For these foods the domestic price is set by domestic demand and supply.
The domestic price level is then a weighted average of the domestic prices of traded and non-traded goods. The former (traded) depends upon the nominal exchange rate and foreign currency prices. Thus the effects of a rise in foreign currency price of imports can be fully offset by an equivalent appreciation of the NER.
The latter (non-traded) will depend upon the equilibrium real exchange rate in the economy, defined as the relative price of non-traded to traded goods. This cannot be controlled by the authorities. It is established as a result of the general
equilibrium effects to three factors: inflows of foreign capital and remittances; excess aggregate demand; and changes in the terms of trade (TOT- foreign currency prices of traded goods).
The first two factors lead to RER appreciation as does a worsening of the TOT. The NCAER series of the RER is the only one available for India. It is different from the RBI's and IMF's real effective exchange rate (REER).
An inappropriate assignment of the NER, which (for any foreign currency price change) determines the domestic price of traded goods, can then lead to a rise in the price level. Thus we estimate that, in 2004-05, when there was a large terms of trade loss of -- 10.9 per cent, which would have required an RER appreciation.
But, the minuscule increase in capital flows counterbalanced by a small fall in excess demand would possibly have required a small fall in the RER. However, the RBI inappropriately kept the NER stable, allowing traded goods prices to rise by 7 per cent, which then required non-traded goods prices to rise by about 6 per cent to yield the small fall required in the RER. But the domestic price level rose as a result by nearly 7 per cent.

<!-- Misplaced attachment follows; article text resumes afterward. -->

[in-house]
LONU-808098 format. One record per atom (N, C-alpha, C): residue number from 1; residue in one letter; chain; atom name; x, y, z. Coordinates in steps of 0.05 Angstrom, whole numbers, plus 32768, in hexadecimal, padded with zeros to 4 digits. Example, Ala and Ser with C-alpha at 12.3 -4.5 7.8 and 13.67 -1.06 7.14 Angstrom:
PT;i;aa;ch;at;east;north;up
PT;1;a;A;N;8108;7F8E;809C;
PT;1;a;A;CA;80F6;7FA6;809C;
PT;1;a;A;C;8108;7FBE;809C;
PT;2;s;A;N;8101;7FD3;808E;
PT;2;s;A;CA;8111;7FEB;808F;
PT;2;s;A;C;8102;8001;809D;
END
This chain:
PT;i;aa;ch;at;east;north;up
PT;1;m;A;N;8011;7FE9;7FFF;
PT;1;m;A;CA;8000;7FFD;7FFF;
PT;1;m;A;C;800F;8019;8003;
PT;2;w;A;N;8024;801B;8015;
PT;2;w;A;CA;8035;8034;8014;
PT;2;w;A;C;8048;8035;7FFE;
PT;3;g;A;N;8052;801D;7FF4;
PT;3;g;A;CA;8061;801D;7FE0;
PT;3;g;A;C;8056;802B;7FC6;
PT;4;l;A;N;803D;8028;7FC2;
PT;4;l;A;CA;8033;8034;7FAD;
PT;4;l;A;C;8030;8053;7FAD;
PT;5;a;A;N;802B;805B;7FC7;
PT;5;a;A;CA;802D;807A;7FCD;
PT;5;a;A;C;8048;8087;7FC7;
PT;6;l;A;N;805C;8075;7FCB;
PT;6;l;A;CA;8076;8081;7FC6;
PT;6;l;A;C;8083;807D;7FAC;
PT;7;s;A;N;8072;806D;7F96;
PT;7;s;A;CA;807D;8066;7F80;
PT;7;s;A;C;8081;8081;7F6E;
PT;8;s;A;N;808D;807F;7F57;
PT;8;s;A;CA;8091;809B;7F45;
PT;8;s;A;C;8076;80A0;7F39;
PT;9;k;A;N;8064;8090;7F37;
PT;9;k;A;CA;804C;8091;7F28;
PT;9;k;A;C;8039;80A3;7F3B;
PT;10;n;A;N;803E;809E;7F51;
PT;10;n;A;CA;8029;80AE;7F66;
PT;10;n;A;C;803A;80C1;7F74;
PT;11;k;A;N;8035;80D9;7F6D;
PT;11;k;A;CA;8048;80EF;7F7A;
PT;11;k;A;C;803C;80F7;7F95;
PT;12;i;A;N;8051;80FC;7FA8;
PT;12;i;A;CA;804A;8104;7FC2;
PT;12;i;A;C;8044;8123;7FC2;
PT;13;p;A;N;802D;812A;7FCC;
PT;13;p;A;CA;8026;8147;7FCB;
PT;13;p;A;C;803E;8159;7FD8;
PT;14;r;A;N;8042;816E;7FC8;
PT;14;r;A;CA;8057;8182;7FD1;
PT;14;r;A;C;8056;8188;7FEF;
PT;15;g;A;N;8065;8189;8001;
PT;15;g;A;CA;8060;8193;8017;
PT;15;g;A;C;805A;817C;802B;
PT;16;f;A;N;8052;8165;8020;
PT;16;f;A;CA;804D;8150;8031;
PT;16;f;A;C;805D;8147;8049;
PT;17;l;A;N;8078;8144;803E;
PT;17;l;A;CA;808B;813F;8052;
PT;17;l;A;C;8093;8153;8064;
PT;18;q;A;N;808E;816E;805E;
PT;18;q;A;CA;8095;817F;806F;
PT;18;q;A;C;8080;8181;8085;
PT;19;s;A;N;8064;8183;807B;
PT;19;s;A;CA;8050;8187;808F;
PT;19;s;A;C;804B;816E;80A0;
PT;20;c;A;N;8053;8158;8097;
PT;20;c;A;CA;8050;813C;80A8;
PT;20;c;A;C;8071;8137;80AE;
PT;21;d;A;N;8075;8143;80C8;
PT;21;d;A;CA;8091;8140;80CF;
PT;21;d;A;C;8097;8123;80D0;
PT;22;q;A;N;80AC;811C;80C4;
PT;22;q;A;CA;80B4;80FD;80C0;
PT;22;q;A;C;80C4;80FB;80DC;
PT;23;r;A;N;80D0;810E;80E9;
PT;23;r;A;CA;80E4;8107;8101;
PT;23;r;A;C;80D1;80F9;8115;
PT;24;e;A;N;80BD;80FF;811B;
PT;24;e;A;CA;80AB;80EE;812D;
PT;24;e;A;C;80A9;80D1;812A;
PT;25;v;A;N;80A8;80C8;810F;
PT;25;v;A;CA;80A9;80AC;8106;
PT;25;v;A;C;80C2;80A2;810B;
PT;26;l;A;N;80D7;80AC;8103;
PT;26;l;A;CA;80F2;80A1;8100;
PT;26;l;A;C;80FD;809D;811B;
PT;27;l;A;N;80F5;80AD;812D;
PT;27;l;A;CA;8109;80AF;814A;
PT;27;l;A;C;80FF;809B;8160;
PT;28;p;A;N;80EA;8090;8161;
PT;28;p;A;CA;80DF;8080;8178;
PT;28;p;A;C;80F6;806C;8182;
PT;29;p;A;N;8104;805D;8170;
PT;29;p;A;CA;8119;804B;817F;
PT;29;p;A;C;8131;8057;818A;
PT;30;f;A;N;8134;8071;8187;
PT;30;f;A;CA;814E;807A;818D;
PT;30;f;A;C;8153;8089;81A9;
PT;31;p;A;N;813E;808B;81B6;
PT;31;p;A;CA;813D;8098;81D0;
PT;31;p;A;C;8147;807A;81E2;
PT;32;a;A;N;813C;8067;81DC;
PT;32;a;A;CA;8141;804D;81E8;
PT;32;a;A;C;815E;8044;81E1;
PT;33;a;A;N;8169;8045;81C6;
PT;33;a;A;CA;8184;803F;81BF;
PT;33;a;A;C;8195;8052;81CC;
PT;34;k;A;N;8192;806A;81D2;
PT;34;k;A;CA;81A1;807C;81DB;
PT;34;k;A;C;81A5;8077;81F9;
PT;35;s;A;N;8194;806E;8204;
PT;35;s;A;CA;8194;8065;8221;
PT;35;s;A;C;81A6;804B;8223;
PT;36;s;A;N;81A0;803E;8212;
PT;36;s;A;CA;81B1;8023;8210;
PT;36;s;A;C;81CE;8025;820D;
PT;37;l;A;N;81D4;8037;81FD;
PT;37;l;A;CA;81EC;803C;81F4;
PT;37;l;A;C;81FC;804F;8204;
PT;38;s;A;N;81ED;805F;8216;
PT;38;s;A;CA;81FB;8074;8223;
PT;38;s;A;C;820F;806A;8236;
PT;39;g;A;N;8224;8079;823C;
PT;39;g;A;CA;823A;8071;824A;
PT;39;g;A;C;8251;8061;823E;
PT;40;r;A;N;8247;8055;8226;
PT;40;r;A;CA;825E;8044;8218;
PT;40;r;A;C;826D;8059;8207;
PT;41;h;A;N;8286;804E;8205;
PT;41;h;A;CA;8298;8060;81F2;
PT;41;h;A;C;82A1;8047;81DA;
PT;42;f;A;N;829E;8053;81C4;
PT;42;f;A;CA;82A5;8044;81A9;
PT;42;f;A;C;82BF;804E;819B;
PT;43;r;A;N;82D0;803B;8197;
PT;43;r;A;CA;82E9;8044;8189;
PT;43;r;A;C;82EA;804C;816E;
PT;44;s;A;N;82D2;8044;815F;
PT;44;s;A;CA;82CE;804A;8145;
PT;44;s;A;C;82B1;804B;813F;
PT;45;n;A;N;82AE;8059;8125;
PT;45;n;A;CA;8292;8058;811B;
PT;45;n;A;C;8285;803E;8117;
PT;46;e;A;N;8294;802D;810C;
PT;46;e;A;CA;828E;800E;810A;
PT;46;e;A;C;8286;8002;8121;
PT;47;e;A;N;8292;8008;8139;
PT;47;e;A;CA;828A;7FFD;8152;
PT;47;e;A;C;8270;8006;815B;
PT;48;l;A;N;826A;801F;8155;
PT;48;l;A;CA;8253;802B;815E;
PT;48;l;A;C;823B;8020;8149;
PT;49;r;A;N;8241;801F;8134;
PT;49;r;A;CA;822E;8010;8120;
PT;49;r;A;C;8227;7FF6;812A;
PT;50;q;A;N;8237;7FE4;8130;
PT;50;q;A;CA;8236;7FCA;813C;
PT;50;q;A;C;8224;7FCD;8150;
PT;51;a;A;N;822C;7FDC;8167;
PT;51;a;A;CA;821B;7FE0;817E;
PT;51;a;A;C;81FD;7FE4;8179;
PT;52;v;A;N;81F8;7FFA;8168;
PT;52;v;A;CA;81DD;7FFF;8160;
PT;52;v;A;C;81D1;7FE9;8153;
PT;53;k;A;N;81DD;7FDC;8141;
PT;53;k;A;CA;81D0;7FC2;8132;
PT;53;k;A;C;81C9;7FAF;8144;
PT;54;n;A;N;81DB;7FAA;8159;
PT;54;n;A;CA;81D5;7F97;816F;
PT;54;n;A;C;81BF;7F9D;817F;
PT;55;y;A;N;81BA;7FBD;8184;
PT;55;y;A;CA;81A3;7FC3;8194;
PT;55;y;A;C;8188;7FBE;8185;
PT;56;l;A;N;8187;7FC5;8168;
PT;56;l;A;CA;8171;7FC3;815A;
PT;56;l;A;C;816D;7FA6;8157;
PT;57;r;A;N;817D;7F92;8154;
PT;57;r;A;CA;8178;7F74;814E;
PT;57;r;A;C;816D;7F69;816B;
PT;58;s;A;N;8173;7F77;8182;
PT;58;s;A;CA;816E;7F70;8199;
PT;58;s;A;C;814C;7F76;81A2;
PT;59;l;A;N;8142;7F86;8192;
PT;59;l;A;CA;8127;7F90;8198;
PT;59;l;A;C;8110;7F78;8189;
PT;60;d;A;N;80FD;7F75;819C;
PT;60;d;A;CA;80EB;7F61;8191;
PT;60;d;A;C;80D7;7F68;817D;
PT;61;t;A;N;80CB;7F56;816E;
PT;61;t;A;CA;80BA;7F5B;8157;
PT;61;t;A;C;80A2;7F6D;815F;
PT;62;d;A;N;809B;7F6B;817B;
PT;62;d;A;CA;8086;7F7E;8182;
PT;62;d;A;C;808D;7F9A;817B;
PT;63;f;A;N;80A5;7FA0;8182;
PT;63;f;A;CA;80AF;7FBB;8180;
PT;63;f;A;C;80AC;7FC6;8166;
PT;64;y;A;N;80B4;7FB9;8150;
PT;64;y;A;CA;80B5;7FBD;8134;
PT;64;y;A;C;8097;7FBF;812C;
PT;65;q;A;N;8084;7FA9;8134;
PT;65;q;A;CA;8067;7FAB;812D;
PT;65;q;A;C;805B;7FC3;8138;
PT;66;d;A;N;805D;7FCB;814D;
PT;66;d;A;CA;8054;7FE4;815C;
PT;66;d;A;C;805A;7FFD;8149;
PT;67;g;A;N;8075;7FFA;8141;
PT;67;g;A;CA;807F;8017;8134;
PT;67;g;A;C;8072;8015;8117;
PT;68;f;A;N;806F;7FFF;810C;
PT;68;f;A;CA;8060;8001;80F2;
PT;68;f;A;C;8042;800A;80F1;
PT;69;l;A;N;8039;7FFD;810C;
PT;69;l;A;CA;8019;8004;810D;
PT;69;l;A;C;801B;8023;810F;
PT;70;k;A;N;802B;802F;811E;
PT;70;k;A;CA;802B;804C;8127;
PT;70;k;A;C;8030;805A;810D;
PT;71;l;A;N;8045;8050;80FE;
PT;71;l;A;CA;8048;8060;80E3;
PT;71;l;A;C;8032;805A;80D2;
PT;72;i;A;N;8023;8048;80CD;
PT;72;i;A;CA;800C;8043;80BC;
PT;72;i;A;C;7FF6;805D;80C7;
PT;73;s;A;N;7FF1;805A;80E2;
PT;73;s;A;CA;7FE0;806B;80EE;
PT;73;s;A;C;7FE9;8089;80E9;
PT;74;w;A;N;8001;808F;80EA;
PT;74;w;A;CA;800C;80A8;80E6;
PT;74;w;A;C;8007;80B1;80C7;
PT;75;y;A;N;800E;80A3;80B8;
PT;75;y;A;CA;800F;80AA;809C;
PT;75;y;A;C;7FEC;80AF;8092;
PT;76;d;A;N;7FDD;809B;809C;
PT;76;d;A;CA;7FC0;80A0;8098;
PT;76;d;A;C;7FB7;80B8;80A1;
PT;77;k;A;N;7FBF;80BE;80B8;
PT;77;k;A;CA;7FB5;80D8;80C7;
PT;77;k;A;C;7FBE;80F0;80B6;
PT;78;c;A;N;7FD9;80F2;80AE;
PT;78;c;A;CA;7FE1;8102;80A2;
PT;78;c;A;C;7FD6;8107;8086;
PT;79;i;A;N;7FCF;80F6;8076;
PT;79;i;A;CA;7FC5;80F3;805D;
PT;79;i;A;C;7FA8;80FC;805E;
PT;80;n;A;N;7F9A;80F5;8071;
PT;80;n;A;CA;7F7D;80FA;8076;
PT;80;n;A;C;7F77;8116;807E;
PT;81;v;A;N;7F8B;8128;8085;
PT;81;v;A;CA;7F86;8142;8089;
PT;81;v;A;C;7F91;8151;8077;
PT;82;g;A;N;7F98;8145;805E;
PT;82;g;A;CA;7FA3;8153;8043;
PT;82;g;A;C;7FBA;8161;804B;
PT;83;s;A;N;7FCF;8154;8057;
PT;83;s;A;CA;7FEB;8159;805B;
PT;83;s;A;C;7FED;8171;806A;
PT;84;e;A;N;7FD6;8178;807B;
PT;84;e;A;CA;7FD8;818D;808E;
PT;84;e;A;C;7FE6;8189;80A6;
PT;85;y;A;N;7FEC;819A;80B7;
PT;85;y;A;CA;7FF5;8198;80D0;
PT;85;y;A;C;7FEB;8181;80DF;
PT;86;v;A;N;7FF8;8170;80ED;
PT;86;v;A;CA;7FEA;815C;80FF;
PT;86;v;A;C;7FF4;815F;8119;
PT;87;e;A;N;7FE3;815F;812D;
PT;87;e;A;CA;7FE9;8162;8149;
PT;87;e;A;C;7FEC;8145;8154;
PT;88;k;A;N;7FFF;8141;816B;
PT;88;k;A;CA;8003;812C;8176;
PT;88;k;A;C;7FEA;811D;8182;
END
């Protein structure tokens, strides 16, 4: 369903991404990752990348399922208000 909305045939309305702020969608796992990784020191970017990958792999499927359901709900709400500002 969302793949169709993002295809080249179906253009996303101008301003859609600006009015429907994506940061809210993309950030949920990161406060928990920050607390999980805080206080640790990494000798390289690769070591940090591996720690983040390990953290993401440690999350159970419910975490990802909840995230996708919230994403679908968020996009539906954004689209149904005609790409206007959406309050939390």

Similarly, we conjecture that, in 2007-08, the large fall in the TOT would have required a substantial appreciation of the NER, for which the actual rise of 8 per cent was insufficient, leading to a 5 per cent rise in traded goods prices. But as the rise in capital inflows was counterbalanced by an equivalent fall in excess demand, the required fall in the RER of about 3 per cent was accommodated by a small rise in non traded goods of 2.4 per cent, leading to an overall inflation rate of about 4.4 per cent.
The lessons from our exercise are 1) it is not excess demand, but the inappropriate assignment of the NER (which in turn affects the price of non-traded goods to establish the equilibrium RER) which is largely responsible for the recent inflation scare; 2) as the extent and even direction of the requisite NER changes in the face of exogenous shocks is uncertain, it would be best to adopt a fully floating NER.
Third, instead of the current muddled macro-economic framework, the RBI should be made independent and asked to fulfil an inflationary target as its sole mandate.